Levy has a sharp eye when it comes to assessing people, is insightful in pointing out key moments of learning in her life and possesses seemingly no ego at all. As I worked my way through her small adventures I found myself smiling a lot and laughing regularly too. But then she’d hit me with a reflection or a memory that would be poignant enough stop me in my tracks. The sections covering her mother’s illness and subsequent death being particularly impactful. The whole thing is amazingly good. Now I can’t wait to read part three.

My thanks to Penguin Books (UK) for providing a copy of this book via NetGalley in return for an honest review.
Profile Image for Lotte.
559 reviews1,116 followers
April 10, 2020
For me, this was the right book at the right time. Reading memoirs and finding something universal in someone's personal experience has felt like a great comfort recently. Even though Deborah Levy's individual situation in isn't one I can specifically relate to (never gotten divorced, don't have kids), her seeking to carve out a new space for herself in the world and grappling with the overwhelming question of what shape this space might take, what her own version of living might look like, felt like a universal experience. Her straight-forward prose was comforting to read and gave me a sense of reconnecting with the world and everyday life, something that feels more important to me than ever right now.
Profile Image for Teresa.
1,492 reviews
September 15, 2019
O Custo de Vida é o segundo volume de uma trilogia auto-biográfica de que gostei bastante; no entanto, não fiquei com interesse em ler os outros. Talvez por ser uma leitura agradável mas que não diz nada de novo.
Profile Image for Gumble's Yard - Golden Reviewer.
1,826 reviews1,389 followers
January 22, 2022
When a woman has to find a new way of living and breaks from the societal story that has erased her name, she is expected to be viciously self-hating, crazed with suffering, tearful with remorse. These are the jewels reserved for her in the patriarchy’s crown, always there for the taking. There are plenty of tears, but it is better to walk through the black and bluish darkness than reach for those worthless jewels.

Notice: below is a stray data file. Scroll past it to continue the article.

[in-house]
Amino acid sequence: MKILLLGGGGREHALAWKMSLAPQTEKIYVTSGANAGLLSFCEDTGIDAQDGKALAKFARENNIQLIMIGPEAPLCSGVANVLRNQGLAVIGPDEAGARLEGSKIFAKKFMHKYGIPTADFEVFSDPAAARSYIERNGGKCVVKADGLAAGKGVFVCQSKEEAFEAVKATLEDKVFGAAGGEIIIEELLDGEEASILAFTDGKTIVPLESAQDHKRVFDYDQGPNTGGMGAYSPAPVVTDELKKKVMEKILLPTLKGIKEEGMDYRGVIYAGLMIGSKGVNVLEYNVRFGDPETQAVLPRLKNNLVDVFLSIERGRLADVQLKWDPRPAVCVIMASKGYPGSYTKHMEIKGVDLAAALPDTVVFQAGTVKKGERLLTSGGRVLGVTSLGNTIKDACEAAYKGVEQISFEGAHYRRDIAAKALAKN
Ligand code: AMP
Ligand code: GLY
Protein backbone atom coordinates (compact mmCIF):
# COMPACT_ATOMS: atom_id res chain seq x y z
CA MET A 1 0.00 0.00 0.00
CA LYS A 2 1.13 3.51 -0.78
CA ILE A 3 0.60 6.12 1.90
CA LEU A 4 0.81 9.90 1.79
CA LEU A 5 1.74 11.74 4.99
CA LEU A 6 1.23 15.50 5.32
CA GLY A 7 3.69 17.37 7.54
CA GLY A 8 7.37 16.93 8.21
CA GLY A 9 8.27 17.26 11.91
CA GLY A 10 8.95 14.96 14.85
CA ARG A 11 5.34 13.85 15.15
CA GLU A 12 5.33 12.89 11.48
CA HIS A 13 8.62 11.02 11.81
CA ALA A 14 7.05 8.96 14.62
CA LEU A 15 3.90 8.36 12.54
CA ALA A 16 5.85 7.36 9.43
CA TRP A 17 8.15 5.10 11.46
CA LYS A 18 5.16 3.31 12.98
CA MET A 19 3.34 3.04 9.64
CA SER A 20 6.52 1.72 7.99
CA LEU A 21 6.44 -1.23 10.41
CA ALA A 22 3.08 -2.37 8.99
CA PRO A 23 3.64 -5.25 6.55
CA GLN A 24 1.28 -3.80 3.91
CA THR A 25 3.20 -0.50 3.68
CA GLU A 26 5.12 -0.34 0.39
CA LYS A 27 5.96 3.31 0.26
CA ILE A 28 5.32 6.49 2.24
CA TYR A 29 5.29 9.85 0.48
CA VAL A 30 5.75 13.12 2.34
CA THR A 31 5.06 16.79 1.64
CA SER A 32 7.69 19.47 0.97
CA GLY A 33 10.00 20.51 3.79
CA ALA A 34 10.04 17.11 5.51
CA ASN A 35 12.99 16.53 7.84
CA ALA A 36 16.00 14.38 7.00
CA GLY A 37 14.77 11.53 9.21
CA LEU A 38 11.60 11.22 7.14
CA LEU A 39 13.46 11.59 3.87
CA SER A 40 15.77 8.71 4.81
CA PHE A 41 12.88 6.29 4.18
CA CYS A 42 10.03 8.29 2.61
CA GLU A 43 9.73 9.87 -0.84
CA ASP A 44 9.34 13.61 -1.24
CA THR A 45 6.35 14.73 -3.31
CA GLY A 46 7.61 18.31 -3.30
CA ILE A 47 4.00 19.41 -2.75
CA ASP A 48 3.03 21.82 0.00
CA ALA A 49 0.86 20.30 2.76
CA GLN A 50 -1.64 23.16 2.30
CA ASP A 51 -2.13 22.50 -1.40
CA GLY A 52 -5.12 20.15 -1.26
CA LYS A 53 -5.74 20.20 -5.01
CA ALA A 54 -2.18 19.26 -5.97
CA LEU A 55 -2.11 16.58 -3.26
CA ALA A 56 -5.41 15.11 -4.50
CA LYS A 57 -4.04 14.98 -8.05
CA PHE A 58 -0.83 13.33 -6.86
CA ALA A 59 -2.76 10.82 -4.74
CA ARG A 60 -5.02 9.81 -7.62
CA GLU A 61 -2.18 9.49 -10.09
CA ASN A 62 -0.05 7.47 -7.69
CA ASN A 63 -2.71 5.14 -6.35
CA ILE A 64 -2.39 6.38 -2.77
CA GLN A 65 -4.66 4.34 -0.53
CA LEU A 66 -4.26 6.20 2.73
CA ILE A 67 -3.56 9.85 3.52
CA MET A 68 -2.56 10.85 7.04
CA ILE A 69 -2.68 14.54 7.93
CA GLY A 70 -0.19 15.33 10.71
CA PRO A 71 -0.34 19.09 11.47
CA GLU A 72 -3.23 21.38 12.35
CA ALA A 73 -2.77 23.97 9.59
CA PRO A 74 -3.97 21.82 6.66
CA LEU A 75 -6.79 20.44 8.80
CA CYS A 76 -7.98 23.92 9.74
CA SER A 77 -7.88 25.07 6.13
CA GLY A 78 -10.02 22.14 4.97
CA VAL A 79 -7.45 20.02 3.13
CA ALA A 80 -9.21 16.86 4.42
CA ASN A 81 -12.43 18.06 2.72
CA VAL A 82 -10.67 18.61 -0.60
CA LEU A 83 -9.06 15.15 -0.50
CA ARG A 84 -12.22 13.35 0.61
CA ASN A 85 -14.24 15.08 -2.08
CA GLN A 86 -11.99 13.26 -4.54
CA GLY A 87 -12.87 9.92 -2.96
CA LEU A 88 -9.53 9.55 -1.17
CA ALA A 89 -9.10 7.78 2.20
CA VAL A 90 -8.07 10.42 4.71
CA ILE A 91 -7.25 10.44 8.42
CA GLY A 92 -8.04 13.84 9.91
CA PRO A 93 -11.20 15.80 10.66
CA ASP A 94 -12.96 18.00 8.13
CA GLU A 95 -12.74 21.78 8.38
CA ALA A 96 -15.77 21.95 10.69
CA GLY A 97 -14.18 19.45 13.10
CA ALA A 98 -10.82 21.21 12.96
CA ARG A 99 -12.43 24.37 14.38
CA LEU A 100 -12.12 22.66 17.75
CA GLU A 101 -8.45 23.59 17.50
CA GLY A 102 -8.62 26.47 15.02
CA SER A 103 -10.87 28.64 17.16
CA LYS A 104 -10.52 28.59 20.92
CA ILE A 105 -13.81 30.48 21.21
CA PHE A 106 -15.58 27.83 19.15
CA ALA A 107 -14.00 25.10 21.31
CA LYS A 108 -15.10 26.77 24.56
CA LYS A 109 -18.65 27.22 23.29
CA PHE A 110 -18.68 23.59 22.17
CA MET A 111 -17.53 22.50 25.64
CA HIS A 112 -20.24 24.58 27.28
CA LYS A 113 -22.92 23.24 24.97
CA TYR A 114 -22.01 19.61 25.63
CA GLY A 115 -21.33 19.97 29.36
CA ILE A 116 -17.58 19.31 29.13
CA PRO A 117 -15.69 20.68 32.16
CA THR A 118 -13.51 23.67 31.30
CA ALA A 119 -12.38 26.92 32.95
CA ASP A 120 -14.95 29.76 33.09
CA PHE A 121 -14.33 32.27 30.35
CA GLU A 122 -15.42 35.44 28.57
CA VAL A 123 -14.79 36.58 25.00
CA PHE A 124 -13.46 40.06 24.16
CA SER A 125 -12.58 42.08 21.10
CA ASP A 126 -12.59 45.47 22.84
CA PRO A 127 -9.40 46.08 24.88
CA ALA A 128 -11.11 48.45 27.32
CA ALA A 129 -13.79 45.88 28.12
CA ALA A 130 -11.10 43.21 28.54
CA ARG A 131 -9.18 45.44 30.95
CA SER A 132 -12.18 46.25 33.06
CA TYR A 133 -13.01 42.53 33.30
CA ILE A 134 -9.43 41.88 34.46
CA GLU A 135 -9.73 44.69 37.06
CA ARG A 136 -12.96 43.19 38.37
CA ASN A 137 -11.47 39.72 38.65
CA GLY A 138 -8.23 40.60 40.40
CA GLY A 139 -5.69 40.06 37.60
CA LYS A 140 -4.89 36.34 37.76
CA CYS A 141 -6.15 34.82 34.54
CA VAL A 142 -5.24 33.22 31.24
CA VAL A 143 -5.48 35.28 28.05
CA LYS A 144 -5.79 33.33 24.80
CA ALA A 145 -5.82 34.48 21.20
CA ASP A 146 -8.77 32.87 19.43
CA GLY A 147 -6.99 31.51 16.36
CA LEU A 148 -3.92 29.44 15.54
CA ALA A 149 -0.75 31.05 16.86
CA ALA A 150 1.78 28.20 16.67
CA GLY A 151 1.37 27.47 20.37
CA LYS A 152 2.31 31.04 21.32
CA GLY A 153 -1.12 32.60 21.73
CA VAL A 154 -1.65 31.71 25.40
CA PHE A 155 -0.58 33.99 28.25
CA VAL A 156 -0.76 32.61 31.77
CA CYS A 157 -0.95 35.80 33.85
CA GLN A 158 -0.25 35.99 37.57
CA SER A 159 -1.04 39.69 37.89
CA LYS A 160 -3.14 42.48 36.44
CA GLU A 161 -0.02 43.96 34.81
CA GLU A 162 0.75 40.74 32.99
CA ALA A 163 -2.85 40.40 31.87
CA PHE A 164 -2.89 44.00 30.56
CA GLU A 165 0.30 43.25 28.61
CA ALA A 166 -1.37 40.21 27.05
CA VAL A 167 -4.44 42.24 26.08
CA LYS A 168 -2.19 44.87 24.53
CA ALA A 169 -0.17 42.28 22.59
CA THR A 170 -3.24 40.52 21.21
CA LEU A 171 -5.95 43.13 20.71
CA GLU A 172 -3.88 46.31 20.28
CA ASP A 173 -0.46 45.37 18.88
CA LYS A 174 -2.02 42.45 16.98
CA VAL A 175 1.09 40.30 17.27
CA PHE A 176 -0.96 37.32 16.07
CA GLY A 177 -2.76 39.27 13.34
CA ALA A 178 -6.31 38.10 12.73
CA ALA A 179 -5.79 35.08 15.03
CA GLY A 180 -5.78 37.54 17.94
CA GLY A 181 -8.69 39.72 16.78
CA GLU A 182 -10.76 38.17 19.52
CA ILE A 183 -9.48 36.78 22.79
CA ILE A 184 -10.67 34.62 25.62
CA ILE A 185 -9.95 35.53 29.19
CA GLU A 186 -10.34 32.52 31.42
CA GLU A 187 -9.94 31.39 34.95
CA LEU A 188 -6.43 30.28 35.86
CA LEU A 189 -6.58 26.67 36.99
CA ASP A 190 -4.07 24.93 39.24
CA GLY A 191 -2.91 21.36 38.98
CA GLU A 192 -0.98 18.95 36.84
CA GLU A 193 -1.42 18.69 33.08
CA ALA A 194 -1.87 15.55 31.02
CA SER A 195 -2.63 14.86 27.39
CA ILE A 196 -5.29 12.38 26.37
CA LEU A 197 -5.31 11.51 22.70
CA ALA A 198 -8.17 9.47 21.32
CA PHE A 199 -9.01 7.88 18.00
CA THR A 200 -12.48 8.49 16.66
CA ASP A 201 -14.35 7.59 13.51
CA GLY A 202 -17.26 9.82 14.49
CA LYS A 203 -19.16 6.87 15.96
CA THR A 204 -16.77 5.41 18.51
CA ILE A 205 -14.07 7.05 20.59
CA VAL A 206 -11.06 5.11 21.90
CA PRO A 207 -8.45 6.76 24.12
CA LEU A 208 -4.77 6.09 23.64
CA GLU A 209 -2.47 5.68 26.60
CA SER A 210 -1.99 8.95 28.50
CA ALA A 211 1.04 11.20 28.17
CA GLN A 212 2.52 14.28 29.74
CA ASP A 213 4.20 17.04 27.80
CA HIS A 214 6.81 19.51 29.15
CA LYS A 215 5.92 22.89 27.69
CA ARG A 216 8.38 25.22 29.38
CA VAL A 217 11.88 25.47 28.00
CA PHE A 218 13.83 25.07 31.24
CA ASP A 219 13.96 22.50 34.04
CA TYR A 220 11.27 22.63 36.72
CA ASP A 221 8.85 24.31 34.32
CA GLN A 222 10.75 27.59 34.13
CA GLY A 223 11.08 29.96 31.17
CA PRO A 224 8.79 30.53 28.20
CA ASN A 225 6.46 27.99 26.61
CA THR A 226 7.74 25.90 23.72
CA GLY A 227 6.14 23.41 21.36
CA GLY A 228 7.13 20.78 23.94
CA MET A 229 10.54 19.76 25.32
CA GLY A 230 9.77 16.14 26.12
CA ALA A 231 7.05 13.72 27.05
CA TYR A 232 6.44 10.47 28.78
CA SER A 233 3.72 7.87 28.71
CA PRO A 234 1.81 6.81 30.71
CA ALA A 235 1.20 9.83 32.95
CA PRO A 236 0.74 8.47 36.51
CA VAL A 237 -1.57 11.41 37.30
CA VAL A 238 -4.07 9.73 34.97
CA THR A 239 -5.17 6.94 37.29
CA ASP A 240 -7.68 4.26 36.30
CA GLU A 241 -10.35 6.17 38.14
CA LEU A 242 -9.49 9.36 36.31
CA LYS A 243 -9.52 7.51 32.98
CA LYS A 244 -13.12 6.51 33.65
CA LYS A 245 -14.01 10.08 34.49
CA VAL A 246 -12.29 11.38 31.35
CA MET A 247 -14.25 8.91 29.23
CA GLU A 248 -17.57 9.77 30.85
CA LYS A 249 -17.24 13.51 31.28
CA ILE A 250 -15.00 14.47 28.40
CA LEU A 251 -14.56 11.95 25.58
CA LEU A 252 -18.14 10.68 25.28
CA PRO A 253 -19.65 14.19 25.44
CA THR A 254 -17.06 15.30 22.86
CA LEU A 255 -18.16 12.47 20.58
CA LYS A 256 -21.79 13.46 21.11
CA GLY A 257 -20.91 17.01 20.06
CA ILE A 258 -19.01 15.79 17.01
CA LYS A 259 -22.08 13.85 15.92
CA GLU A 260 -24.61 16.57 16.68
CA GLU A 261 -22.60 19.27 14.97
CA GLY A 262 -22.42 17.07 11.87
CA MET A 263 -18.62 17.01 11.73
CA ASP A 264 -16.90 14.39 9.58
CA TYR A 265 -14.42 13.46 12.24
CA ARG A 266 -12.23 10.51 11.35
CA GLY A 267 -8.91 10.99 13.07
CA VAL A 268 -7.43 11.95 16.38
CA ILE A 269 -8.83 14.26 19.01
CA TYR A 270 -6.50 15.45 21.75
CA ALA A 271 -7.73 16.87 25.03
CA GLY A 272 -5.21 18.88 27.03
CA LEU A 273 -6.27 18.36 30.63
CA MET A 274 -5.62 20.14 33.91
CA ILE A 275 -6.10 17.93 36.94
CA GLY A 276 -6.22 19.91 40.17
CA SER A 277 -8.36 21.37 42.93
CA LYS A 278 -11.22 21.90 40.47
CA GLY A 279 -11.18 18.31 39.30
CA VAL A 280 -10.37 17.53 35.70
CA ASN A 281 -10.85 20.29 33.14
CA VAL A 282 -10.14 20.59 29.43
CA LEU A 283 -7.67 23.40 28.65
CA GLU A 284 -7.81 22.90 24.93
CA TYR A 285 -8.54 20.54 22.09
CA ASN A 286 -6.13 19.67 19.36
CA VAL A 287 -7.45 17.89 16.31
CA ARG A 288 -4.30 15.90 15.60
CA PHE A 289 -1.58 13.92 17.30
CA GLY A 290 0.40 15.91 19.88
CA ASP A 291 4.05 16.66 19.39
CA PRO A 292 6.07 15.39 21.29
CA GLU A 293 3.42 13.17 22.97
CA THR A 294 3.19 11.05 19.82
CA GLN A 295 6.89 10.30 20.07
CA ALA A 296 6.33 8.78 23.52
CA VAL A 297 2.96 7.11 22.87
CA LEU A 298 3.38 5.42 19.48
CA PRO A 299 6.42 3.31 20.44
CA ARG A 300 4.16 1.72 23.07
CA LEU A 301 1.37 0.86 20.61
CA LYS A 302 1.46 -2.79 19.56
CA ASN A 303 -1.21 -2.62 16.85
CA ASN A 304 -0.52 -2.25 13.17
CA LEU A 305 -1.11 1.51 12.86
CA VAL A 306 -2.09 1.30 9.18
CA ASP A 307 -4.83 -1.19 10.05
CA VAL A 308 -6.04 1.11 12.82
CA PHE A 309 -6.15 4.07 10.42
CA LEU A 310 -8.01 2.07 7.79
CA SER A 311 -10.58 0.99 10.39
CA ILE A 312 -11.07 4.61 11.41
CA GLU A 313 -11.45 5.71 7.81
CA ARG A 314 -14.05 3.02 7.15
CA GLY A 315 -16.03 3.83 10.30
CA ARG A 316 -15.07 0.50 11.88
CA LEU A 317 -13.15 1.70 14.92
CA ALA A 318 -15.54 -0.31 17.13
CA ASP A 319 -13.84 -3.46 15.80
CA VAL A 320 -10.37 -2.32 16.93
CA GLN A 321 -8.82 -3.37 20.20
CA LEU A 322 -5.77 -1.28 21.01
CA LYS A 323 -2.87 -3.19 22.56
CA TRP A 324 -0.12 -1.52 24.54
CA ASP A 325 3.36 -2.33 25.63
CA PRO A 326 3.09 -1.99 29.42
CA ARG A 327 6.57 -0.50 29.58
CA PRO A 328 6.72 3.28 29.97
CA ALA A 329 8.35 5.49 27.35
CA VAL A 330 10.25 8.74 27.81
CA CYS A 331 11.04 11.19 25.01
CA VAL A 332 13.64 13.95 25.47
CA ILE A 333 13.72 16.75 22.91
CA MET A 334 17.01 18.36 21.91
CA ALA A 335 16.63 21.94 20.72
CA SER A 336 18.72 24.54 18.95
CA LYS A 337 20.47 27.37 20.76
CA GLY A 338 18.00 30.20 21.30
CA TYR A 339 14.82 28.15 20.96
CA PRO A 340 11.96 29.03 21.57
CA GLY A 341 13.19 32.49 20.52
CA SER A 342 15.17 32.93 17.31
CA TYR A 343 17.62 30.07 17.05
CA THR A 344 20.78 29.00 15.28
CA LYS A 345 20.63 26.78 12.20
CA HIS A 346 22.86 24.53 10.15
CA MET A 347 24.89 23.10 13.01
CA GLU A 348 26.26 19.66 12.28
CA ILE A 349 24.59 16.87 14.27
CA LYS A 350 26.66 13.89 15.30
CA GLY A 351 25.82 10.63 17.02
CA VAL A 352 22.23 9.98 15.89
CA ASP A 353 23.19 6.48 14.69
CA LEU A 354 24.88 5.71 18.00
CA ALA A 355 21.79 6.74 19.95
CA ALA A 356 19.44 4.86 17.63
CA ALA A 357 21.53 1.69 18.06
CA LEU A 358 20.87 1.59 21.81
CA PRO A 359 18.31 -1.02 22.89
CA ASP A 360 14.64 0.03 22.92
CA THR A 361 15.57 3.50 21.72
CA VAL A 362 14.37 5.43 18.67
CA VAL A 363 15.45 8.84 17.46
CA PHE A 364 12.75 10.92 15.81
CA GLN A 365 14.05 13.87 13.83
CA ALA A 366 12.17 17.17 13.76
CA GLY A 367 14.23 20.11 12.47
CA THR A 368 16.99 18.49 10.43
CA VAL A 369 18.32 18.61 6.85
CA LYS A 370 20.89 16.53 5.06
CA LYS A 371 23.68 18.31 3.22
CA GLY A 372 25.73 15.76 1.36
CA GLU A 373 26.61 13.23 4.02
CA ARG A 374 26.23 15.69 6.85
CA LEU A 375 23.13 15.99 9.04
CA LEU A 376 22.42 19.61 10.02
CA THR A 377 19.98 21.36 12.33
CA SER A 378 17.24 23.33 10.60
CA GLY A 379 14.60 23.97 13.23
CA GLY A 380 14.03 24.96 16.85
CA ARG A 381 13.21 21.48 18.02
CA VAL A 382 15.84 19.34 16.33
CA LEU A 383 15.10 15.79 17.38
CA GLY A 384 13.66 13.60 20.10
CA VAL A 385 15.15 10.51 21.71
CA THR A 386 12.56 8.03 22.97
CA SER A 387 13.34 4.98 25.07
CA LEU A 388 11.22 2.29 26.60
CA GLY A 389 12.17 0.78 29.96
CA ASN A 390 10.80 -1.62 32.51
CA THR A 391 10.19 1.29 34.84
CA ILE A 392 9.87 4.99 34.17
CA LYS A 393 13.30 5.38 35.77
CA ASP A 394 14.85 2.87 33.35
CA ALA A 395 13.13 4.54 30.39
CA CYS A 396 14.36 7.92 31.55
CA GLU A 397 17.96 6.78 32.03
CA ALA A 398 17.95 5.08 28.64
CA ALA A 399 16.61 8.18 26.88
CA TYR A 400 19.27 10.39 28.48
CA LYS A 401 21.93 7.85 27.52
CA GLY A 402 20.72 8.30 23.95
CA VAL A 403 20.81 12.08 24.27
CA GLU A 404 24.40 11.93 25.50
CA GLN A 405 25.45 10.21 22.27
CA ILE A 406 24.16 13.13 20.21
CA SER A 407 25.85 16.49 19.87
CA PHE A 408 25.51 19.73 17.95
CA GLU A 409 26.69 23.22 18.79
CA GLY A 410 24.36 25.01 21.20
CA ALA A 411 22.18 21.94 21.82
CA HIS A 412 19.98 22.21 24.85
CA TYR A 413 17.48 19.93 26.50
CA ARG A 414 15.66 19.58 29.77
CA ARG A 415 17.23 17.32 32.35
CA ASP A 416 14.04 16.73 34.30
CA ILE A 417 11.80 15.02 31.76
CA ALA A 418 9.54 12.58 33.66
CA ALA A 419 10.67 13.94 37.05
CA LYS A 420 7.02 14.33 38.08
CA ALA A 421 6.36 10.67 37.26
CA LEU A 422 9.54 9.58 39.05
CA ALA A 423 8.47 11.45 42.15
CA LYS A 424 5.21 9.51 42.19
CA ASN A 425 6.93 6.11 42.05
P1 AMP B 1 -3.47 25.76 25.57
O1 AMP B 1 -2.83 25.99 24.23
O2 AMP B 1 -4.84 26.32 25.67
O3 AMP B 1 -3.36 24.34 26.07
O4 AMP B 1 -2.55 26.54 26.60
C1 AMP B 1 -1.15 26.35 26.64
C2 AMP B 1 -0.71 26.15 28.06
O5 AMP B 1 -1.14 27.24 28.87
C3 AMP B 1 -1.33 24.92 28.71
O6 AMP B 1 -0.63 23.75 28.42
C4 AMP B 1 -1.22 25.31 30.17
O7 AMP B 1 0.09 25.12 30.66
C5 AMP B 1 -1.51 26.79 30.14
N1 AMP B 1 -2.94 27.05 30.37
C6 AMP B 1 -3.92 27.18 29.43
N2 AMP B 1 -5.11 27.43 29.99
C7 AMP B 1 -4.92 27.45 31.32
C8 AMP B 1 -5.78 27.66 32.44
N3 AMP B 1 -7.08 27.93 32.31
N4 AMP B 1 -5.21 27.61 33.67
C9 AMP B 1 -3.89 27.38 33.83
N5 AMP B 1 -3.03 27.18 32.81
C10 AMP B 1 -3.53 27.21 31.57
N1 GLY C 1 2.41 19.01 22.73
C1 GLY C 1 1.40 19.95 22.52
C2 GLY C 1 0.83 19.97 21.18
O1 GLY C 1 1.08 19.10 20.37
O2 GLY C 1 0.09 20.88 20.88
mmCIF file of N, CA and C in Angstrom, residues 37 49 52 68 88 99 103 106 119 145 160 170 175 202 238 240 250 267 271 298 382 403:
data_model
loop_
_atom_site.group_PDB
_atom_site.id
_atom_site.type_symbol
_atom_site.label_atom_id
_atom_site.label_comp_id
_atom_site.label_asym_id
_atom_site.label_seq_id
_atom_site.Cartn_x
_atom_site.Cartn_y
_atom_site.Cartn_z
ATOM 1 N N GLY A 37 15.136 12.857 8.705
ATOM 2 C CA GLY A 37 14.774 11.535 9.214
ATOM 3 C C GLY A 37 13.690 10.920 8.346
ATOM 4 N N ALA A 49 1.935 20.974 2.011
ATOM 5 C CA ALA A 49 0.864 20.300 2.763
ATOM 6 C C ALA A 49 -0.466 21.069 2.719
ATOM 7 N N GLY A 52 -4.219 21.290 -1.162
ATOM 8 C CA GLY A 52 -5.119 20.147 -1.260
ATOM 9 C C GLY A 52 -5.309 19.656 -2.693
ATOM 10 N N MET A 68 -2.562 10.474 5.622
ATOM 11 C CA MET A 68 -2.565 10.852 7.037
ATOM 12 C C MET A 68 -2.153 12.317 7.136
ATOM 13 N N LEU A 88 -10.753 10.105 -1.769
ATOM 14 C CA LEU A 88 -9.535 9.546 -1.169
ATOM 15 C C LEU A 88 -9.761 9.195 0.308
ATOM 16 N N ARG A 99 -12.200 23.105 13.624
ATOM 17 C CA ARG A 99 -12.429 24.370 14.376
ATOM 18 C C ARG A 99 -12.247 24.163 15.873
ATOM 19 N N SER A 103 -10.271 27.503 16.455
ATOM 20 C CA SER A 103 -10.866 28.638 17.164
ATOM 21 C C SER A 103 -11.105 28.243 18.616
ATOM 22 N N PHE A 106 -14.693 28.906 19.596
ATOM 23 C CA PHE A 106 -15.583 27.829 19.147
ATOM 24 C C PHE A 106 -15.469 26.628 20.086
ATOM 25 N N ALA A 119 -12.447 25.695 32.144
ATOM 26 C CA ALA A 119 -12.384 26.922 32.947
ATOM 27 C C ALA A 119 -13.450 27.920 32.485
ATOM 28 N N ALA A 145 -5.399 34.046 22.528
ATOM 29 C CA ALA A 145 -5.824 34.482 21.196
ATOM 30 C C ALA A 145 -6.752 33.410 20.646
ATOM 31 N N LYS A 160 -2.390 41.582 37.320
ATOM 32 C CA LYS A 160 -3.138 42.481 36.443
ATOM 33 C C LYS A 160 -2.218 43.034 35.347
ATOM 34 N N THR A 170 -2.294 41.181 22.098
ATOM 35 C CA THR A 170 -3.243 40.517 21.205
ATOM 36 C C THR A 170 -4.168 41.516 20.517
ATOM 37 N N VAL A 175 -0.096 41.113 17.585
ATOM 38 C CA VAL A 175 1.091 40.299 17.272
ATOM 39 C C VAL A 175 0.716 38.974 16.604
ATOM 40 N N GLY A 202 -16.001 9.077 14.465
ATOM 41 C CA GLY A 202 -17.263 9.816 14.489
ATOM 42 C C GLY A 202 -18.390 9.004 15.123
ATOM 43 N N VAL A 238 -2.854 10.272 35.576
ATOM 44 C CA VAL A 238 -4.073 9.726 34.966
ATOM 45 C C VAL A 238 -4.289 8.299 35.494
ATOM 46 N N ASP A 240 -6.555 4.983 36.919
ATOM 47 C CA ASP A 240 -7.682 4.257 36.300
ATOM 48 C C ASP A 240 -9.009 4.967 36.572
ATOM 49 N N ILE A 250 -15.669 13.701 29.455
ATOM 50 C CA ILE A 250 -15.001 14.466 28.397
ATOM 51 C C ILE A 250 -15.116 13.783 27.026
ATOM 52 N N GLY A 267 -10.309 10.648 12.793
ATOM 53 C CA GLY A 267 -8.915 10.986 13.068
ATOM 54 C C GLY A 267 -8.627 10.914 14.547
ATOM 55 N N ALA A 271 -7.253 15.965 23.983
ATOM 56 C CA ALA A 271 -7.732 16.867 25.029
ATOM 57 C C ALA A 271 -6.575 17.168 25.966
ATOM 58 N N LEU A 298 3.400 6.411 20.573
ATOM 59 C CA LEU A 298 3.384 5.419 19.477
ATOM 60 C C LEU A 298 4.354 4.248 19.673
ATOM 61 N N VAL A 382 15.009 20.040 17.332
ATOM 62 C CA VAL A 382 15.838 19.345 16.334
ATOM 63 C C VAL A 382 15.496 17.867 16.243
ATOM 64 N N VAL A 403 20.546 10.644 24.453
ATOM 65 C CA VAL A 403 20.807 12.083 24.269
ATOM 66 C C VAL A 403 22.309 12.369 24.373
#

This is the second volume in Deborah Levy’s Living Autobiography series (after “Things I Don’t Want to Know” but before “Real Estate”) this was published in 2018, two years after her Booker shortlisting for “Hot Milk”.

Unlike its predecessor – which was four essays only two of which really were concurrent – this is more of a linear autobiographical tale, albeit far from a conventional one as told in a series of fourteen short essays. Nevertheless we start to get a sense of a group of characters around the writer which gives the book at times a novelistic feel.

The book is set in a difficult and pivotal period for the author – her marriage has just broken up, she has sold the family house and moved to a flat with her two teenage daughters, and her mother has recently died. This naturally leads to much reflection on the subject of women’s roles, motherhood, the patriarchy , femininity “as written by men and performed by women”

This book is also set in a year when Levy is starting to write “Hot Milk” and in discussions about a film of her previous (also Booker shortlisted) novel “Swimming Home”. In a meeting with the film executives she is asked to email a list of major and minor characters for her proposed adaption of the book – and this becomes a recurring theme as she examines the idea of major and minor characters in her and other people’s lives and also links this idea to her reflections on society.

There are also copious reflections on the physical and mental process of writing itself – with many quotes from and reflections on the lives of other (mainly female) writers which Levy uses to examine her own personal and literary development.

An excellent edition to great trilogy.

Marguerite Duras suggested in a reverie that came to her from the calm of her final house, a home she had made to please herself, that ‘writing comes like the wind’. It’s naked, it’s made of ink, it’s the thing written, and it passes like nothing else passes in life, nothing more, except life itself. The writing you are reading now is made from the cost of living

My thanks to Hamish Hamilton, Penguin for ARCs (and the other two volumes in the series) via NetGalley